SUPERSET: A (Super)Natural Variant of the Card Game SET

Authors Fábio Botler, Andrés Cristi, Ruben Hoeksma, Kevin Schewior, Andreas Tönnis

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Author Details

Fábio Botler
  • Universidad de Valparaíso, Valparaíso, Chile
Andrés Cristi
  • Universidad de Chile, Santiago, Chile
Ruben Hoeksma
  • Universität Bremen, Bremen, Germany
Kevin Schewior
  • Universidad de Chile, Santiago, Chile
Andreas Tönnis
  • Universidad de Chile, Santiago, Chile

Cite AsGet BibTex

Fábio Botler, Andrés Cristi, Ruben Hoeksma, Kevin Schewior, and Andreas Tönnis. SUPERSET: A (Super)Natural Variant of the Card Game SET. In 9th International Conference on Fun with Algorithms (FUN 2018). Leibniz International Proceedings in Informatics (LIPIcs), Volume 100, pp. 12:1-12:17, Schloss Dagstuhl – Leibniz-Zentrum für Informatik (2018)


We consider Superset, a lesser-known yet interesting variant of the famous card game Set. Here, players look for Supersets instead of Sets, that is, the symmetric difference of two Sets that intersect in exactly one card. In this paper, we pose questions that have been previously posed for Set and provide answers to them; we also show relations between Set and Superset. For the regular Set deck, which can be identified with F^3_4, we give a proof for the fact that the maximum number of cards that can be on the table without having a Superset is 9. This solves an open question posed by McMahon et al. in 2016. For the deck corresponding to F^3_d, we show that this number is Omega(1.442^d) and O(1.733^d). We also compute probabilities of the presence of a superset in a collection of cards drawn uniformly at random. Finally, we consider the computational complexity of deciding whether a multi-value version of Set or Superset is contained in a given set of cards, and show an FPT-reduction from the problem for Set to that for Superset, implying W[1]-hardness of the problem for Superset.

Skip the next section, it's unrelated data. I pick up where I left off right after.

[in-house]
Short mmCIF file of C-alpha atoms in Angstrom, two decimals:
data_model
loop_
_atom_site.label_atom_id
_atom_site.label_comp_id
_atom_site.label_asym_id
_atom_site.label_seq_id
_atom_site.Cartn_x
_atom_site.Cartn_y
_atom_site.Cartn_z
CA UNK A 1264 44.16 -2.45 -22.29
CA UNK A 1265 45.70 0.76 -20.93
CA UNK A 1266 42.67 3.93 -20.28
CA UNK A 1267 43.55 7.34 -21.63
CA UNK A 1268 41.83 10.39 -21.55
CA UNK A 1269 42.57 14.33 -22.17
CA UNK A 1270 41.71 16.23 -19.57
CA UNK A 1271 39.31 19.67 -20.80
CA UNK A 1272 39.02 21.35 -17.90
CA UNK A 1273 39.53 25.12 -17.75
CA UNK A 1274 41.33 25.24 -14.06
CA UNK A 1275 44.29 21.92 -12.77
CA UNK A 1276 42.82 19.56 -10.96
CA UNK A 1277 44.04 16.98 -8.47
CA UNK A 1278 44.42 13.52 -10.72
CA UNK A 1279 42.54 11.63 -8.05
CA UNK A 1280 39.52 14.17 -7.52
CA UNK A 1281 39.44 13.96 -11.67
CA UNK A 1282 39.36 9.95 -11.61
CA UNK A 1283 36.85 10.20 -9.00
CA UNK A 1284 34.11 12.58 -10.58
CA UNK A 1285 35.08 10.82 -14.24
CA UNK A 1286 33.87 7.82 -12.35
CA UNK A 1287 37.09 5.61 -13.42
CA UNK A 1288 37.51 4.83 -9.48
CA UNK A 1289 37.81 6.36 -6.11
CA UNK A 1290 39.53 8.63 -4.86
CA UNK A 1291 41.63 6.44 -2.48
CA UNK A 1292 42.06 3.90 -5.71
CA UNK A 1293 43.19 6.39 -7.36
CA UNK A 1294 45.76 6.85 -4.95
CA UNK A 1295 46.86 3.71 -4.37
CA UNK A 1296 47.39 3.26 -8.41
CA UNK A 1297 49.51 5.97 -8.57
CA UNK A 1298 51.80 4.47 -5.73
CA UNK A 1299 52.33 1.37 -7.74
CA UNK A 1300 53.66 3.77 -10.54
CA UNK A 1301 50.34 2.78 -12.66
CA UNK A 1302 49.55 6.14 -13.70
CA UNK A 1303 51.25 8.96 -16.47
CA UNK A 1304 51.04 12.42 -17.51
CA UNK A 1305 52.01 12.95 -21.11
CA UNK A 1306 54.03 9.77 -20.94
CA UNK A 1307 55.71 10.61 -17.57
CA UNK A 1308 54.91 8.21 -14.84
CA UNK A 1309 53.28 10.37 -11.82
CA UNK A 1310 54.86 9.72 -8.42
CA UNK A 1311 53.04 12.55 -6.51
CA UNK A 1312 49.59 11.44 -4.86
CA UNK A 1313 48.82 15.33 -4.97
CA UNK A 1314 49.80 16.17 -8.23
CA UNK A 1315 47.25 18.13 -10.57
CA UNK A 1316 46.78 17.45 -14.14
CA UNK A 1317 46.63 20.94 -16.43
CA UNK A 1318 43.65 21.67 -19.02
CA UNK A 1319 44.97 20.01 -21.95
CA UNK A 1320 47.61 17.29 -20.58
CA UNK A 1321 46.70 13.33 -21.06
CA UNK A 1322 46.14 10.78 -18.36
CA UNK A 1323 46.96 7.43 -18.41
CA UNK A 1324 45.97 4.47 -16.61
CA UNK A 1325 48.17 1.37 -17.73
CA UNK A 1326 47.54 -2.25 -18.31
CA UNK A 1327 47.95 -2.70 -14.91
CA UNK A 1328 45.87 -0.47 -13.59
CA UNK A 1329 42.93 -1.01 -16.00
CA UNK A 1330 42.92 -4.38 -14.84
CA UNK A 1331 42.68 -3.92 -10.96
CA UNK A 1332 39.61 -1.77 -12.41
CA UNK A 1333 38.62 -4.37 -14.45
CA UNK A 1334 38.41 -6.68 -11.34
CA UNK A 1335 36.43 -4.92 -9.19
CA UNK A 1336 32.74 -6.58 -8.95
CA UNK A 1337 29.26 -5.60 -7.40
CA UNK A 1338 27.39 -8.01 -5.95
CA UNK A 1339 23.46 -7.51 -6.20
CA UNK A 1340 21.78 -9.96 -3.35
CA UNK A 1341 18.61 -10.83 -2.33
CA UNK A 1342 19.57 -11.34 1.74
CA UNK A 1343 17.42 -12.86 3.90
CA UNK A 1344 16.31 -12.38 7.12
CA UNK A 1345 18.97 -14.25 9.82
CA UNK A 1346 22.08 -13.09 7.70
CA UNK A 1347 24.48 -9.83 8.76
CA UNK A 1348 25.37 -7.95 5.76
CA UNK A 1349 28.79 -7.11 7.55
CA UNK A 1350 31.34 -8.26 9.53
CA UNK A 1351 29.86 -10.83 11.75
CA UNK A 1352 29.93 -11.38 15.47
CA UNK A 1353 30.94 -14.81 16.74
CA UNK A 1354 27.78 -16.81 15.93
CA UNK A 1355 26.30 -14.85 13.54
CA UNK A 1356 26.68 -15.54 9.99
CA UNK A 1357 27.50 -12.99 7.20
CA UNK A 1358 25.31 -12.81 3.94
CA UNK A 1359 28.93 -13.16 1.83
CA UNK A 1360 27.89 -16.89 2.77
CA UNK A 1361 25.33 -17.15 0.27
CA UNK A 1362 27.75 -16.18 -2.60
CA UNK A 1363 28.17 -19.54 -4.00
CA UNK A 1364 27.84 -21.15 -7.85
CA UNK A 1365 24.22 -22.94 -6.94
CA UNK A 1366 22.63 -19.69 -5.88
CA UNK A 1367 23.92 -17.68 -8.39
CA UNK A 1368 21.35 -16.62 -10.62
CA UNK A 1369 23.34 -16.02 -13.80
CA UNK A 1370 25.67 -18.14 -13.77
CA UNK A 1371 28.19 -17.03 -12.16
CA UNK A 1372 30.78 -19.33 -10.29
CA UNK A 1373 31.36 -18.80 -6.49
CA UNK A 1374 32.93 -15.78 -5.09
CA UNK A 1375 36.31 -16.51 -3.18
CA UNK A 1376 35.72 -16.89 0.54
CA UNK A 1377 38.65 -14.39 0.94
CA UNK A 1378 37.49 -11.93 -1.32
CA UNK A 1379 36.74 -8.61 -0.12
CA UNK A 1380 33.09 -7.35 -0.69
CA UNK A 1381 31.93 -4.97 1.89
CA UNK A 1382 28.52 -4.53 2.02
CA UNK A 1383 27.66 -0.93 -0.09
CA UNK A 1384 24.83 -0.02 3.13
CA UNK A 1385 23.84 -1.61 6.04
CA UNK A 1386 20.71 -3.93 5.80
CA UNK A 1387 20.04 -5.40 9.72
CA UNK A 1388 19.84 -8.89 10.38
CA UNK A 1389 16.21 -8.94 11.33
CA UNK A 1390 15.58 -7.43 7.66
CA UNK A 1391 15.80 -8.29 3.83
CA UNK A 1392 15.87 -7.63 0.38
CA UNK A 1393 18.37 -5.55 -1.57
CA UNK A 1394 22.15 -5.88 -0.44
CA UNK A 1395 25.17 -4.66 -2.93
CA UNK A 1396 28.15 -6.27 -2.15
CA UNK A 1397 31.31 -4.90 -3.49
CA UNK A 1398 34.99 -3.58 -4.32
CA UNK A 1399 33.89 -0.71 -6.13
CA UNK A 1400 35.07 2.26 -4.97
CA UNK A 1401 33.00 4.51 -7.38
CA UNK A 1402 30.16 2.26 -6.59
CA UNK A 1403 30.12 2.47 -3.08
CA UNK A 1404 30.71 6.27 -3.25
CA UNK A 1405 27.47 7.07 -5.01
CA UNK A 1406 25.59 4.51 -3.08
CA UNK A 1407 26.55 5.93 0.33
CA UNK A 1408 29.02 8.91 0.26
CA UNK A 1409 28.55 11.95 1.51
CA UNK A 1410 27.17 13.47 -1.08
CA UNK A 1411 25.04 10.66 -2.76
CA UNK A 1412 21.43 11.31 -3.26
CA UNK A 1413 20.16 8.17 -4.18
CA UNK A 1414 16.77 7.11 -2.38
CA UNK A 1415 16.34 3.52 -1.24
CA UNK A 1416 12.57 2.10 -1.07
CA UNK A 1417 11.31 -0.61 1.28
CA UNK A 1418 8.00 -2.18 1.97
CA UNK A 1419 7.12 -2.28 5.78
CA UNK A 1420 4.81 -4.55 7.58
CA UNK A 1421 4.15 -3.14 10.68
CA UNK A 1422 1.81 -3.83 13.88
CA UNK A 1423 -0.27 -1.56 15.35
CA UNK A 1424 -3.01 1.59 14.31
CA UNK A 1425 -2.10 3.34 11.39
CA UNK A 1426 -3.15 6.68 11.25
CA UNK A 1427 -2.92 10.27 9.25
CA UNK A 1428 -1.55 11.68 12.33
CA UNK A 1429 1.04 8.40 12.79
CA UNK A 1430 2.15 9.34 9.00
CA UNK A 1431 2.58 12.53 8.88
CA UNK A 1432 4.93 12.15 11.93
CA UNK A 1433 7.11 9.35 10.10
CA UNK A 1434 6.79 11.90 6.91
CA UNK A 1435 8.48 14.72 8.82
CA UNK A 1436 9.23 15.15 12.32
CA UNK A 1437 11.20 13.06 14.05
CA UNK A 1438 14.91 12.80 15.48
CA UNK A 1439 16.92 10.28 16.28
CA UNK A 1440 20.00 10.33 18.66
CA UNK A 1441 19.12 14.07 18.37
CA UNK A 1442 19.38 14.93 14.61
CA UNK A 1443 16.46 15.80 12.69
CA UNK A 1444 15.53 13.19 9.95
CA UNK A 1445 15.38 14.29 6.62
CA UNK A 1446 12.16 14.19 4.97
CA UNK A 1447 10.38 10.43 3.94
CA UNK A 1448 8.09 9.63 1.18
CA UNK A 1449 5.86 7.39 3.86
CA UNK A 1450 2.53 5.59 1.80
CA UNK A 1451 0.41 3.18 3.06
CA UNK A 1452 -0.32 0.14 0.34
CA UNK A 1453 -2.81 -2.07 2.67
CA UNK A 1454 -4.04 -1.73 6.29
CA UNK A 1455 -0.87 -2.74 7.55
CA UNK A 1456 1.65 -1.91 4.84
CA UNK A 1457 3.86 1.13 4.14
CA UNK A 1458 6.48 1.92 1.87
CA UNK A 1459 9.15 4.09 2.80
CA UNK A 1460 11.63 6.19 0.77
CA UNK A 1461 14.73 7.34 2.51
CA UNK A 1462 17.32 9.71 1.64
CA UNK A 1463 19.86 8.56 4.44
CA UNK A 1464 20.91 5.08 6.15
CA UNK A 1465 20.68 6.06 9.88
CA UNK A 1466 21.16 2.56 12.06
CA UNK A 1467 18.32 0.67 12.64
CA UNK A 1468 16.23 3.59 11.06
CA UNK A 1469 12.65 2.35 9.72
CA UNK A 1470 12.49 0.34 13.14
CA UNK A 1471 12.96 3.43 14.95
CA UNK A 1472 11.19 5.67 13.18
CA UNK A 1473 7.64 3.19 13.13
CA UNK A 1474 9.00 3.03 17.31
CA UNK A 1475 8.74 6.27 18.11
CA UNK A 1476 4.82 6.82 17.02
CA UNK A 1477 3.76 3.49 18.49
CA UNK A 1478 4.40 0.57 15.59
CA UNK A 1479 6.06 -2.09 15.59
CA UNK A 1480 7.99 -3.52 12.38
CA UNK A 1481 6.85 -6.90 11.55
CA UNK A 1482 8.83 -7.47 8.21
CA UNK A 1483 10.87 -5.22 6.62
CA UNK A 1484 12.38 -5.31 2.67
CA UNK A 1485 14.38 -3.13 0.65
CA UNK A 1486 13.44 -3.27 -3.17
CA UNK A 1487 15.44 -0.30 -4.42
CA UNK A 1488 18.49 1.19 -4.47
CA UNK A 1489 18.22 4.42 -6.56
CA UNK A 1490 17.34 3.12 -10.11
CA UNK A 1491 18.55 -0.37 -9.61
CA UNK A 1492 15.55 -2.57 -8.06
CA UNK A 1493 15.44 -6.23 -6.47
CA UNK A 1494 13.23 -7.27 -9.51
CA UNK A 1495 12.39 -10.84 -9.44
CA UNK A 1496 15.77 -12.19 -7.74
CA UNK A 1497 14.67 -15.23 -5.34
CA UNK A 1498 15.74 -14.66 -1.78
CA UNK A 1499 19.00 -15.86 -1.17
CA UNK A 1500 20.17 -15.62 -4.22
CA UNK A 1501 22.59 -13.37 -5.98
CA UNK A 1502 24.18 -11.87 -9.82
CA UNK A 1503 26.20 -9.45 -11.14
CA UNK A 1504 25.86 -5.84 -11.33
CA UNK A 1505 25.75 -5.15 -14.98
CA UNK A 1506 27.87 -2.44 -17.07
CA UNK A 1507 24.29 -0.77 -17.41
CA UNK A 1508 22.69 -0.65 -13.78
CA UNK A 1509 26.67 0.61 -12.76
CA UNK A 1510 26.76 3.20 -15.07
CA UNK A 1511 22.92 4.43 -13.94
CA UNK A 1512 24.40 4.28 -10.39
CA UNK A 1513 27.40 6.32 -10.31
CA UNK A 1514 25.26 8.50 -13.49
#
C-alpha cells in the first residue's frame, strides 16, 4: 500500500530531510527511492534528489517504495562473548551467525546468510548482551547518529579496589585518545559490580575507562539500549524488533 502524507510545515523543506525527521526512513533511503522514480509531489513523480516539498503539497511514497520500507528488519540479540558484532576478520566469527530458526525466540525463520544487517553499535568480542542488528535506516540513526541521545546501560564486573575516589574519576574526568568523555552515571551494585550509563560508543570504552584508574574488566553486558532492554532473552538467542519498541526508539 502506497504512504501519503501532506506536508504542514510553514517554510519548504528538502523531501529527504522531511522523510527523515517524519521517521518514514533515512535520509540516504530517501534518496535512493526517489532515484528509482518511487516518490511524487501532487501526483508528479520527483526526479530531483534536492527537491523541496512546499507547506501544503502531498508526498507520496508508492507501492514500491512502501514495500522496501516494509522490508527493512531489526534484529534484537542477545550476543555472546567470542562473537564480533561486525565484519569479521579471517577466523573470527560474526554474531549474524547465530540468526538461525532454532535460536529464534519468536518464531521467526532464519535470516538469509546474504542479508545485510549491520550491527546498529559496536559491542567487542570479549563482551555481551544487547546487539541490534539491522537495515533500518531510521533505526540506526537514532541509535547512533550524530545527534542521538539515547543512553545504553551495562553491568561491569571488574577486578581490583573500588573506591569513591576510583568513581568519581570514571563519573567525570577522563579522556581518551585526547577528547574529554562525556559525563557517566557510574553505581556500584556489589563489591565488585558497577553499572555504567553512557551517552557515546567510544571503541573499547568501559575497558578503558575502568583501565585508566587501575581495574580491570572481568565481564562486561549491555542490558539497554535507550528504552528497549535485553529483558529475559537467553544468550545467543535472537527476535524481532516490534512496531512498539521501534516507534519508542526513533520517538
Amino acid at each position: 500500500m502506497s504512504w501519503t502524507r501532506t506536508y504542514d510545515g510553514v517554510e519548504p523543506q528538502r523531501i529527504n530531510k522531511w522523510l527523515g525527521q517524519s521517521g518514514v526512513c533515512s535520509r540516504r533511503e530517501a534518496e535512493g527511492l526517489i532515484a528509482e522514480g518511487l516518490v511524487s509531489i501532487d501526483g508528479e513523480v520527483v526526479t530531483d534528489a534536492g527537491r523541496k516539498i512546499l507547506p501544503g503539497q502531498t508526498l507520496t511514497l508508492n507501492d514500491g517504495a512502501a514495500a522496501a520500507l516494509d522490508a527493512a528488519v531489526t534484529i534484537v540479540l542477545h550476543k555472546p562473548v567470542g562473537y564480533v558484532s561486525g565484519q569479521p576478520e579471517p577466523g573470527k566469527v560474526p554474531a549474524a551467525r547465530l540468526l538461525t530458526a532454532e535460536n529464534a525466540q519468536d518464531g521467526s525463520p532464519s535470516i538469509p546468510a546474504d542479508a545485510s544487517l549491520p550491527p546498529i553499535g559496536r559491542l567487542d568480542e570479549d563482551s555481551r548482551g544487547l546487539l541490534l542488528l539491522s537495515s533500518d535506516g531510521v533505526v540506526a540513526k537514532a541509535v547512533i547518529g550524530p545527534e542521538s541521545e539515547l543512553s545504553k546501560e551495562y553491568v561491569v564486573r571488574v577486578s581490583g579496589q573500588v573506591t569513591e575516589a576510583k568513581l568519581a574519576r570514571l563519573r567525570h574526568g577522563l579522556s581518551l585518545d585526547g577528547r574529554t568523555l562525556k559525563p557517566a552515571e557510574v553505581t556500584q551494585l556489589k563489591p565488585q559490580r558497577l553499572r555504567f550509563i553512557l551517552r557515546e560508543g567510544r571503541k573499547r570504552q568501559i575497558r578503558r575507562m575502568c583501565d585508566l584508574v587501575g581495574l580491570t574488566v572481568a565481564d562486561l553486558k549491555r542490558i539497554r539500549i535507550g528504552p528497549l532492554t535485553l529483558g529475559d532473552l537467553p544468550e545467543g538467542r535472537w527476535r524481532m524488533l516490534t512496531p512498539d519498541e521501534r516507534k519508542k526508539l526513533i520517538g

Subject Classification

ACM Subject Classification
  • Mathematics of computing → Combinatoric problems
  • Theory of computation → Problems, reductions and completeness
  • Theory of computation → Fixed parameter tractability
  • SET
  • card game
  • cap set
  • affine geometry
  • computational complexity


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